Nickel Sulphide Inclusion is a naturally occurring phenomenon in glass. Impurities can still be contained in the glass pane after its manufacture and toughening processes. Small particles of Nickel Sulphide can still be present in the glass at point of installation.
Visually, you will not able to see these tiny particles of metal but they can still be present in the glass until they are aggravated.
Nickel Sulphide Inclusions have two main states: Stable at high temperatures and stable at lower temperatures. When the glass is heat soaked, the heat converts the Nickel Sulphide Inclusion to the high temperature state. When the glass is cooled quickly, the Nickel Sulphide Inclusion isn’t able to change to the lower temperature state. The transformation to the lower temperature state can occur over time, therefore a glass breakage caused by a Nickel Sulphide Inclusion can happen if the inclusion is large enough and if it is located within the central portion of the heat soaked glass.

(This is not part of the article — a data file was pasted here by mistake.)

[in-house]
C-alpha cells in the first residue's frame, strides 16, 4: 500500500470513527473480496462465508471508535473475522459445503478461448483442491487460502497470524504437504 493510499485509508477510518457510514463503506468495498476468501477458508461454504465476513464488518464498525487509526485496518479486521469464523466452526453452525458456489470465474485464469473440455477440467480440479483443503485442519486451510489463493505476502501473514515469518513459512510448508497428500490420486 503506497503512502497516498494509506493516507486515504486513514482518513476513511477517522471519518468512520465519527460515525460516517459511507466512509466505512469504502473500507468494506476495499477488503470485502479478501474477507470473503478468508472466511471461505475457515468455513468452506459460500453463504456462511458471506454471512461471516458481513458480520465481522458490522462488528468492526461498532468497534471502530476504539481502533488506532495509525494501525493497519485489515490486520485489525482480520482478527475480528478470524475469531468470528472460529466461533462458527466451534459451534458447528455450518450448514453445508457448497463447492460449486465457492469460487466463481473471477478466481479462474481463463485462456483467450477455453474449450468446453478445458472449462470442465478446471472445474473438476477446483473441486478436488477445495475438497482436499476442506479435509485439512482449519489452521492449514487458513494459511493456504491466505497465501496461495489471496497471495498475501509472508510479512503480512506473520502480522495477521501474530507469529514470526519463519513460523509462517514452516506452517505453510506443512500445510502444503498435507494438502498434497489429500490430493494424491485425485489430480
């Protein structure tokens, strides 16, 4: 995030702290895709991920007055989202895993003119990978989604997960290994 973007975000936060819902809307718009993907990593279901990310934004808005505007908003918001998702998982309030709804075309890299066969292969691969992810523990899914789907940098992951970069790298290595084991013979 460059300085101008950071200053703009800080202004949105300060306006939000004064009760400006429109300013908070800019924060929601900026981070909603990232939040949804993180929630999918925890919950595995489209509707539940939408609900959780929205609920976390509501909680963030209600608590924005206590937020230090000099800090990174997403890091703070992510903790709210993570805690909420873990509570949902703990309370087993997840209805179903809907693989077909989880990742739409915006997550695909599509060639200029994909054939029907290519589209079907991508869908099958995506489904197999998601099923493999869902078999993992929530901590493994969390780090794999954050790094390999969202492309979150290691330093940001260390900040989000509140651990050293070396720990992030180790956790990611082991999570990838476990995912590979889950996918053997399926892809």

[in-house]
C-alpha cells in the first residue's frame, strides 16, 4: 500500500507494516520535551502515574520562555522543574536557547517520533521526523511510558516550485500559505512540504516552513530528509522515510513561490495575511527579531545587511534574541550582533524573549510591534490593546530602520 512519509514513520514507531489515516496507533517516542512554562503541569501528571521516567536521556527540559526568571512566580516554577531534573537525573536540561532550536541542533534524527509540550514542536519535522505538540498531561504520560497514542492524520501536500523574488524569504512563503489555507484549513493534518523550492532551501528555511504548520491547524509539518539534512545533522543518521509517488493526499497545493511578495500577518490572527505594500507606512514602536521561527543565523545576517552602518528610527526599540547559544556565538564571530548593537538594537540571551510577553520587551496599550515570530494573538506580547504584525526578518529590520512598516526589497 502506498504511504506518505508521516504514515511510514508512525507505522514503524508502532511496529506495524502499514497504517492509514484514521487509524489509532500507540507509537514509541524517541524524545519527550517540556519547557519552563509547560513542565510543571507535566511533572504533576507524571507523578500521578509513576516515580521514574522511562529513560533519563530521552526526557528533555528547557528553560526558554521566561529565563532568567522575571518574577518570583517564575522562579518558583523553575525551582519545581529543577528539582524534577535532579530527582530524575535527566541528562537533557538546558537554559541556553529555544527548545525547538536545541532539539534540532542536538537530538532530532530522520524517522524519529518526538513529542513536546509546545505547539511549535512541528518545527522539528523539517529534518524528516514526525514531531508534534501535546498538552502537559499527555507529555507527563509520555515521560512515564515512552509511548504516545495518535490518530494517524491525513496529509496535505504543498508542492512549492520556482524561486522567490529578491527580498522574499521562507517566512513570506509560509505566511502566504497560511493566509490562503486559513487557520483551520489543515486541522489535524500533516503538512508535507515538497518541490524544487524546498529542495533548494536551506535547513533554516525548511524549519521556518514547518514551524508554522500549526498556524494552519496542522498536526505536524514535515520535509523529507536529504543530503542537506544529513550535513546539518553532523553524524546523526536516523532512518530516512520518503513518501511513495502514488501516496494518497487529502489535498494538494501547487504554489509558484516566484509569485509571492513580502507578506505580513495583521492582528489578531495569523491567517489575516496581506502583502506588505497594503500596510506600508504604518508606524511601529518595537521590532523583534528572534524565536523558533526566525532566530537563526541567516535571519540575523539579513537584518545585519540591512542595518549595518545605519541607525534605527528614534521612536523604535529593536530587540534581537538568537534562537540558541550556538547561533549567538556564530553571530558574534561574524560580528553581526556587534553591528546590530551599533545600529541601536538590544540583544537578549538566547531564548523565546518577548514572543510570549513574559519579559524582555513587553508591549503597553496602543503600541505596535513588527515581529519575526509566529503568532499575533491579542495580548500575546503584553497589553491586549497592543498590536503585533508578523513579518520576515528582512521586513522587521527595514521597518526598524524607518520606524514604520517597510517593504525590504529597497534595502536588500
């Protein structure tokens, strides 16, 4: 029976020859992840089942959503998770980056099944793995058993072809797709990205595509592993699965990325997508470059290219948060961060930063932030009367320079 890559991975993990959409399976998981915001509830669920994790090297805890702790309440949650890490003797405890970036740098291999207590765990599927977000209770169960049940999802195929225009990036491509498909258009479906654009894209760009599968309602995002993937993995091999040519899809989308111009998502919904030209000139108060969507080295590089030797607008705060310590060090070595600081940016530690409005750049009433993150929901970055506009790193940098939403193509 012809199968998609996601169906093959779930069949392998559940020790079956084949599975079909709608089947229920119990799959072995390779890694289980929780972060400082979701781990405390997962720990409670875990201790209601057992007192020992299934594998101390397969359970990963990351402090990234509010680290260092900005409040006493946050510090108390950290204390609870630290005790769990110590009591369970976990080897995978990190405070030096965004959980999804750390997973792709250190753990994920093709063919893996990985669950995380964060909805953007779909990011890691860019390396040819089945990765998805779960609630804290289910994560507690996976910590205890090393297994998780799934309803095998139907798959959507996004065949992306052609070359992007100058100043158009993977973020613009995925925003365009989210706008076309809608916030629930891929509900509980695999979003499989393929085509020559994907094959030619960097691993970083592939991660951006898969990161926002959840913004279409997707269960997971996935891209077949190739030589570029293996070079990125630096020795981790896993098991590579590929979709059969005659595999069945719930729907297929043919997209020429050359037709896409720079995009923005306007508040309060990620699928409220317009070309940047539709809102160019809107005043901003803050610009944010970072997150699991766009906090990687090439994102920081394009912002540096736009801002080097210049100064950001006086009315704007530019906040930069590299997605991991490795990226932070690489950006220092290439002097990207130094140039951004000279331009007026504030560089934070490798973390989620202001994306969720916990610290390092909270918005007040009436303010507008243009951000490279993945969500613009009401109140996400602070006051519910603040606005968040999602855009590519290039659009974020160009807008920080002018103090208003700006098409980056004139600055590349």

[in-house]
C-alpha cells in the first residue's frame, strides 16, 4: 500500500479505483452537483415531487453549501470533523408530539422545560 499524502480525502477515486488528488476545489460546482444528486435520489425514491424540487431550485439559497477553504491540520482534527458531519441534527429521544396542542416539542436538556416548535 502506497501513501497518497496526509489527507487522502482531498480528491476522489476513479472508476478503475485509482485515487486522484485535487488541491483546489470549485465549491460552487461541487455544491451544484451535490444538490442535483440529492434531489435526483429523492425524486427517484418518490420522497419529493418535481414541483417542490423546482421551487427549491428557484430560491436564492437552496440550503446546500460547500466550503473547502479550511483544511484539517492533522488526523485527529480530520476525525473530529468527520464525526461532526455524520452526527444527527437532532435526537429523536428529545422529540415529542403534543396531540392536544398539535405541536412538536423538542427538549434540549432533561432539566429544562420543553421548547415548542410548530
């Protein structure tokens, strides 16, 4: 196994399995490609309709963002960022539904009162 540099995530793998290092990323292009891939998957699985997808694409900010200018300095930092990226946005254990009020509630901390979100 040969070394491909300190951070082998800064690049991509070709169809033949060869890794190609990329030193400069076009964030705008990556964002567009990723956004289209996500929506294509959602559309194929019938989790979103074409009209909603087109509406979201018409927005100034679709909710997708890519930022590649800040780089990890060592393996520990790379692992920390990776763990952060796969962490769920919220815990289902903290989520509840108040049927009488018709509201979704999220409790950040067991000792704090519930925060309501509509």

A very simple way to determine whether a glass breakage has been caused by Nickel Sulphide Inclusion is to watch out for the ‘Butterfly Effect’ pattern on the glass. The implosion will centre around a singular point on the glass and will fan out in a butterfly wing formation.
What are the odds of a piece of glass having Nickel Sulphide Inclusion?